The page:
Anyway, the two sets of Star Trek series, the original and the new, show how our society's attitudes towards risk, and people who seek risk, have changed, and not for the better. I guess the most obvious explanation for the change is the fact that the generation currently in charge of the arts, the news media, and the educational system -- hint, it was born after a certain war and the initials of its nickname are "BB" -- is growing old and sickly, so everyone has to live through their increasing fears of falling over and not being able to get up just like we had to live through everything else they felt and did. This can't be good, because after growing old there is only one experience left -- the one you don't live through. Then again, at least the grave is silent.
Next day update: hey! I resemble that remark. Actually, I have to admit Udolpho's bashing of scifi fans has an element of truth in it. Back when I was "into" scifi I was as geeky as they come. However, I hope I've cast off most of the "the mundanes don't understand me therefore I am special and better" attitude that too many science fiction afficionados foster in themselves. The fact that you enjoy reading/watching adventure stories where the characters are on other planets doesn't make you more intellectual than people who read spy stories or Harlequin romances.
Udolpho's criticism of science fiction on literary grounds is the basic genre vs. "literary fiction" argument that I've discussed elsewhere. I'm not up to getting into it here -- I'll just say that there is crap in all genres. I won't argue for the literary merits of Dune or any of Heinlein's novels -- for one thing, I haven't read those books for years. To tell you the truth, I don't read much science fiction these days -- the old mainstays that I've got in my bookcases like Andre Norton (who never made a pretense of being anything other than a storyteller), Jack Vance (his writing style is somewhat elevated above mere storytelling, but unlike many writers of modern lit-fic, he doesn't let his prose get in the way), and a few others. Very few new science fiction novels find their way into my home these days. Most of the stories are either rewrites of the same old stuff, more "hard" scifi, or dreary "thought-provoking" socio-political polemics thinly disguised as entertainment. The fantasy genre is in even worse shape. I've actually been trying to catch up on the Canon.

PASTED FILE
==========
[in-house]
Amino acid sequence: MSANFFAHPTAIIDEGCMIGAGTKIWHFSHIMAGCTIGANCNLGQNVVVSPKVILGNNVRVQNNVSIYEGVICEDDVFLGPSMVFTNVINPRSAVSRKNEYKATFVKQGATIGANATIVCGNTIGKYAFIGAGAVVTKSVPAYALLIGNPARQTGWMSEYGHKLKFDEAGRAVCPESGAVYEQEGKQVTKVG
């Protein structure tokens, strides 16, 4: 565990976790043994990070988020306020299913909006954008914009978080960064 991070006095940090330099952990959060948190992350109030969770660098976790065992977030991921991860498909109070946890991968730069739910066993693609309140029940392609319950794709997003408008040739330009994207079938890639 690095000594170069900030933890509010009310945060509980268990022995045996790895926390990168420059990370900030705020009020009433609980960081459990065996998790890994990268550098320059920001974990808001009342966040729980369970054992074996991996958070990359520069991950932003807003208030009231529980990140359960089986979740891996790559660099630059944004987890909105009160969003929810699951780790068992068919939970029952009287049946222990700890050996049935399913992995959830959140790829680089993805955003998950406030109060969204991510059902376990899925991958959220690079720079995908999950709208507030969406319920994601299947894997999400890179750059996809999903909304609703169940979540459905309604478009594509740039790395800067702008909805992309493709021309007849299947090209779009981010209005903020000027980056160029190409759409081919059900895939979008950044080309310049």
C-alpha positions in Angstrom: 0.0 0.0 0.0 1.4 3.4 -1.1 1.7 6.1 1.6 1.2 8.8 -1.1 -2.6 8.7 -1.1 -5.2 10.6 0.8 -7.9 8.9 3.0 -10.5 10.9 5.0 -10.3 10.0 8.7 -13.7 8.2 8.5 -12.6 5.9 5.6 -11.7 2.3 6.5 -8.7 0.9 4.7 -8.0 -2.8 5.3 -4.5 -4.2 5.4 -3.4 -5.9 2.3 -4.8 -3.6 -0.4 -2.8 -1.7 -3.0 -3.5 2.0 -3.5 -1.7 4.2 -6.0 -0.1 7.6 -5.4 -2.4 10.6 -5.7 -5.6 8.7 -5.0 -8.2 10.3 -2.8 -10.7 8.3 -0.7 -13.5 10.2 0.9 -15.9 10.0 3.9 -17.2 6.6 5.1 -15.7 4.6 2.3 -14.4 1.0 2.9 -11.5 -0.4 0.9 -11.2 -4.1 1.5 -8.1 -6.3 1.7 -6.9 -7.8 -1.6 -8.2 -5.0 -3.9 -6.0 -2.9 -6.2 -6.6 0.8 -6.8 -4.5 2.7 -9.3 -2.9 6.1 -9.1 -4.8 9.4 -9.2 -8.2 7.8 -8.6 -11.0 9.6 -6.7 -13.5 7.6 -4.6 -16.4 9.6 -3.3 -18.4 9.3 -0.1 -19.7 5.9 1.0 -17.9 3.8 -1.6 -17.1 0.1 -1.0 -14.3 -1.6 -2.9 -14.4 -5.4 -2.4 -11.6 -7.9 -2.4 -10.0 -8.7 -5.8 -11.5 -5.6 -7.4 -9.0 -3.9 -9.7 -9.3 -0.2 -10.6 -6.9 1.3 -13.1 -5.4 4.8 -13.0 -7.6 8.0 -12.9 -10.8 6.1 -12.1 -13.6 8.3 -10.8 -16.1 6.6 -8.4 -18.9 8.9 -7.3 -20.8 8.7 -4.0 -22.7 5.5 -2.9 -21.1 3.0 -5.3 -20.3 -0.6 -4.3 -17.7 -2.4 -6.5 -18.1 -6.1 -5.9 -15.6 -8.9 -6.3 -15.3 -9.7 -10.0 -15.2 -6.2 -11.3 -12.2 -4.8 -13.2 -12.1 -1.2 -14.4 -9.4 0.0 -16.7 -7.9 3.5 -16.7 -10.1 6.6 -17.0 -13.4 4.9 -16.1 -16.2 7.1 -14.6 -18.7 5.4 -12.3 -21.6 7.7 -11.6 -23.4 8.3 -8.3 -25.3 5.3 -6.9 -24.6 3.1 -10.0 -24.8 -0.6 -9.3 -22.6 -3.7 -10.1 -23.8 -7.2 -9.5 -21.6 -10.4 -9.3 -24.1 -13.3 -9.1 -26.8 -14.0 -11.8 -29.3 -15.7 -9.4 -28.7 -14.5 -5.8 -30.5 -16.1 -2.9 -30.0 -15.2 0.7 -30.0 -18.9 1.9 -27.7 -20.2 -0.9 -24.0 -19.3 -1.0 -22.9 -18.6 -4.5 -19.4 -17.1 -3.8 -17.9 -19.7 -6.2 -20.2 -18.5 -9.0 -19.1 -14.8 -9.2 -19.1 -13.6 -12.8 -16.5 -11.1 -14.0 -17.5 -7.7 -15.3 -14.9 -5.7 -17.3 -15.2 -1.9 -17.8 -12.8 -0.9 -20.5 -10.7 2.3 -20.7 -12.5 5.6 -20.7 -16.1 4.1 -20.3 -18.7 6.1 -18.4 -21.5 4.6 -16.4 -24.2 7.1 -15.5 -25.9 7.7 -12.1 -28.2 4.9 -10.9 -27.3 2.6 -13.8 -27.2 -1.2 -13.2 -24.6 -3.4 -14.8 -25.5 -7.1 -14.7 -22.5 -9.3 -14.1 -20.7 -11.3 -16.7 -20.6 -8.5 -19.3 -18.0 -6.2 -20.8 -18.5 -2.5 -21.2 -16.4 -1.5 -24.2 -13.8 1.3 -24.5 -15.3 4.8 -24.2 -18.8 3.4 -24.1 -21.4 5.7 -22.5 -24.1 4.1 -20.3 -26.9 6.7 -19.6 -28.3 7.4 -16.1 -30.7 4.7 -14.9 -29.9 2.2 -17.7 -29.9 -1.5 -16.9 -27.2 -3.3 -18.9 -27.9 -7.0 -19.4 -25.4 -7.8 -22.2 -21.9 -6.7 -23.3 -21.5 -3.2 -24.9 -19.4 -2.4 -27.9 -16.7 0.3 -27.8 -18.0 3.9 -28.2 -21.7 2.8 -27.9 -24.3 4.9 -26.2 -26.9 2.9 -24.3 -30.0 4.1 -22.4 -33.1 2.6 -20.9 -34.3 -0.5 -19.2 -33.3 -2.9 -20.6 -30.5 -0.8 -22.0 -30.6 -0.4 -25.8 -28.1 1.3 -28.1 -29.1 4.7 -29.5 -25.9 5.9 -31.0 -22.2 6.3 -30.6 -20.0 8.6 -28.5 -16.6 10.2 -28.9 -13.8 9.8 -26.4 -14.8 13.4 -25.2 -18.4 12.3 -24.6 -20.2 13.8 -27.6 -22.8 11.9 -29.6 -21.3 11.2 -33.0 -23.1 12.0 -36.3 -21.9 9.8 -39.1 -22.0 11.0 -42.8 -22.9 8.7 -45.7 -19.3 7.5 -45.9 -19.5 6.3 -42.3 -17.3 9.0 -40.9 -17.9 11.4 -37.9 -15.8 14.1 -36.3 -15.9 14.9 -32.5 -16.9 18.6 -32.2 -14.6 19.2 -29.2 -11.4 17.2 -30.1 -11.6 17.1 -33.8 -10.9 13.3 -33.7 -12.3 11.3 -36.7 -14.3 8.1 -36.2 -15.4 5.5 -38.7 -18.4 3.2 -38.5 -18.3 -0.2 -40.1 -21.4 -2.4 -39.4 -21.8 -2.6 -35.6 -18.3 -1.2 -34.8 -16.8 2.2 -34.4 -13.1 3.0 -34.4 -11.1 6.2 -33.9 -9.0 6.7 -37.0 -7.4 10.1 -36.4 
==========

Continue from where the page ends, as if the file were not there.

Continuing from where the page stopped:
In any case I never seemed to get out of scifi or fantasy what other people seemed to get out of it. For instance, many of my female friends who are still big fans are really into the "power" aspect -- that is, the "magickal" or "psychic" powers the characters, especially female characters, are granted in many fantasy and science fiction novels. I never was really interested in that aspect except insofar as it was necessary to drive the story forward. I think that Andre Norton was one of the few people who (however inconsistently) was able to write about men and women with "powers" without making the idea ludicrous or an obvious deus ex machina. Other science fiction fans are really interested in the idea of societal improvement due to fabulous technological advances/alien contact/offshoot notions from various Social Darwinist fancies. In other words, it's okay to dream about eugenics and "improving the race" if you say it's just fiction.
One complaint against genre fiction is the fact that characters are usually set up to a variety of standard templates, and are in fact simply better-looking, more successful stand-ins for the authors of these stories, or deliberately set up to be blank enough that the reader is able to make the character into a stand-in -- stronger, cleverer, and more heroic -- for himself. This is mostly true (except in the case of a very few works), but that can also be true of literary fiction. Making people is a dangerous business.
Anyway, more later, maybe, in a new post. Right now I want my tea.